If it feels much longer than 21 months since Megan Thee Stallion released her bracing debut, “Good News,” consider everything she’s experienced since then: Three Grammy Awards; a slew of hits on the Billboard Hot 100 and R&B charts; collaborations with artists ranging from Maroon 5 to Doja Cat; college graduation; a first-look deal with Netflix; a surprise performance at this year’s Academy Awards; and the launch of a nonprofit in honor of her parents.
Oh, and she’s also been in a well-publicized contract dispute with her label, 1501 Certified Entertainment, the likely impetus behind her surprise announcement Thursday that her long-awaited sophomore album would arrive at midnight.
“We almost out. Lets stay focused and run this last one up,” she wrote in a tweet revealing the arrival of “Traumazine.”
True to her word, the 18-track release with guests including Latto, Lucky Daye and Jhené Aiko landed with hashtag excitement, even though Megan Thee Stallion, 27, has roused fans since spring with early drops from the album.
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“Sweetest Pie,” her groove-infested sexual tease with Dua Lipa, arrived in March, followed by “Plan B,” which some lyric sleuths believe is directed at rapper Tory Lanez (“Ladies, love yourself, ’cause this [expletive] could get ugly,” she spews). Lanez shot Megan Thee Stallion in the feet in 2020; the trial stemming from the incident is scheduled for September.
A few weeks ago, Megan Thee Stallion (born Megan Pete) unveiled her final preview – her trap romp with Future, “Pressurelicious.”
Here are some other notable tracks on “Traumazine,” a brisk exercise (only one track, “Southside Royalty Freestyle,” passes the four-minute mark) that’s brash, pointed and super explicit. In other words, Megan Thee Stallion completely unbridled, just like her “Hotties” love her.
“NDA”: Over a creeping piano riff that turns into an ominously slinky synthesizer, Megan Thee Stallion spouts the first words on the record as more of a warning shot than an admission: “I ain’t perfect.” Her flow is relentless as she sets her stance: “And the next (expletive) that break my NDA, I’m goin’ for you, too.”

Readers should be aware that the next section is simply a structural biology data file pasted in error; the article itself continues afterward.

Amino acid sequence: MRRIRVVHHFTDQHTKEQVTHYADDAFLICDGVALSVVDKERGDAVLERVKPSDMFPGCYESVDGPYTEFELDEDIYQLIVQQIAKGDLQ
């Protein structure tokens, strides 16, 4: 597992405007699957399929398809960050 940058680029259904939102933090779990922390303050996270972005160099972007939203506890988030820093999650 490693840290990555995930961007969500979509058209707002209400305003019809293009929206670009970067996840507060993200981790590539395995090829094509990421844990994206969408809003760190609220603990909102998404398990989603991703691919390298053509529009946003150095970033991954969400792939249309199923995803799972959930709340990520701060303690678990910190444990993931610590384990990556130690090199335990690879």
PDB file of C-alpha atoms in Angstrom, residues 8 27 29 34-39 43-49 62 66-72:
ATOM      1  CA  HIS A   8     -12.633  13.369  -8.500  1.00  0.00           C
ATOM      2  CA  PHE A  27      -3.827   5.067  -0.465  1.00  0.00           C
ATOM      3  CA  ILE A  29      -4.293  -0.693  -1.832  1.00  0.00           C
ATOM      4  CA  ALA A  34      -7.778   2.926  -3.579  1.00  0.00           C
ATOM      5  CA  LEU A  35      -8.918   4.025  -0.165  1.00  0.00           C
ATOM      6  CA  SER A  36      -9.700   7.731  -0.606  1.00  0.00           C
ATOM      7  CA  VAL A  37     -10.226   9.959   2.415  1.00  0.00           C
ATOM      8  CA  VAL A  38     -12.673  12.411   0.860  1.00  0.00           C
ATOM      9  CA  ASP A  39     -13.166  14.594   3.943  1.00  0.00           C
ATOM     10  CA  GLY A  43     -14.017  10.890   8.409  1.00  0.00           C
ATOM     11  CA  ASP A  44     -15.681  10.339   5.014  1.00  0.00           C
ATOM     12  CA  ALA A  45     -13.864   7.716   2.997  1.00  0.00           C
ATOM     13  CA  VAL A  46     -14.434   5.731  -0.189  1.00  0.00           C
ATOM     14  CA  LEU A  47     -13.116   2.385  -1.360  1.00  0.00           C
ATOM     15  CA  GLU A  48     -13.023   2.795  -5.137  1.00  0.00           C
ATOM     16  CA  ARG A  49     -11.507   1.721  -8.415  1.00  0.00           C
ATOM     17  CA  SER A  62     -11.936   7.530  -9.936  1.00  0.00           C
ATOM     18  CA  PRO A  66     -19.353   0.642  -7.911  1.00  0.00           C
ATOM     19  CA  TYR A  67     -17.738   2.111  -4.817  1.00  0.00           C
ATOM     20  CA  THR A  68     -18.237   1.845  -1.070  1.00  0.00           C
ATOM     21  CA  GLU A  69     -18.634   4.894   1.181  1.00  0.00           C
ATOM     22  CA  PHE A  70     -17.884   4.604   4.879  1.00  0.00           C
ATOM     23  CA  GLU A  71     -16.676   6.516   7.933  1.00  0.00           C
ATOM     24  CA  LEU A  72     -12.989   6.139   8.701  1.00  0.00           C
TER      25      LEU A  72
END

“Not Nice”: Megan Thee Stallion continues to assert her position of fortitude. A strident beat, prominent bass line and drippings of keyboards anchor statements such as, “I’m done with being humble” and “I’m not nice, I’m mean.” Time to duck for cover?
“Her”: A heady combination of swirling dance track, throbbing beat and Megan Thee Stallion’s rat-a-tat delivery is another definitive declaration as she pants to any other women who might be wondering that yep, it’s “her, her, her.” Between informing that she never wears an outfit twice and taunting, “you do you, whatever that is, I’m gonna do it better,” there is an undercurrent of humor in her haughty announcement.
“Who Me” with Pooh Shiesty: The most obvious song about Lanez decimates everyone in Megan Thee Stallion’s path in under two minutes. “I feel like Biggie – who shot you? Everybody knows who shot me,” she snarls. Enough said.
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“Red Wine”: Layered under the chill, head-nodding beat are orgasmic moans as Megan Thee Stallion tantalizes a would-be lover with come-ons to get drunk (hence, the red wine). Her directions about what to do with her body parts unfurl like the most lascivious blueprint ever drawn.
“Anxiety”: One of the most memorable songs on the album not only is equipped with a jaunty keyboard backdrop and poppy bounce, but also a ready-made t-shirt slogan: “I hate everybody and that’s just me being real. Bad (expletives) have bad days, too,” she raps without a hint of apology. After name-dropping “Britney, Whitney” and Marilyn Monroe, Megan Thee Stallion turns vulnerable for a moment: “All I really want to hear is it’ll be OK.”
“Star” with Lucky Daye: The most traditionally melodic song among the crop is a sweet R&B jam that features Megan Thee Stallion singing more than rapping (“You should want to take me out and make me smile”). Lucky Daye swoops in with smooth vocals that inject an ideal amount of lover boy longing.
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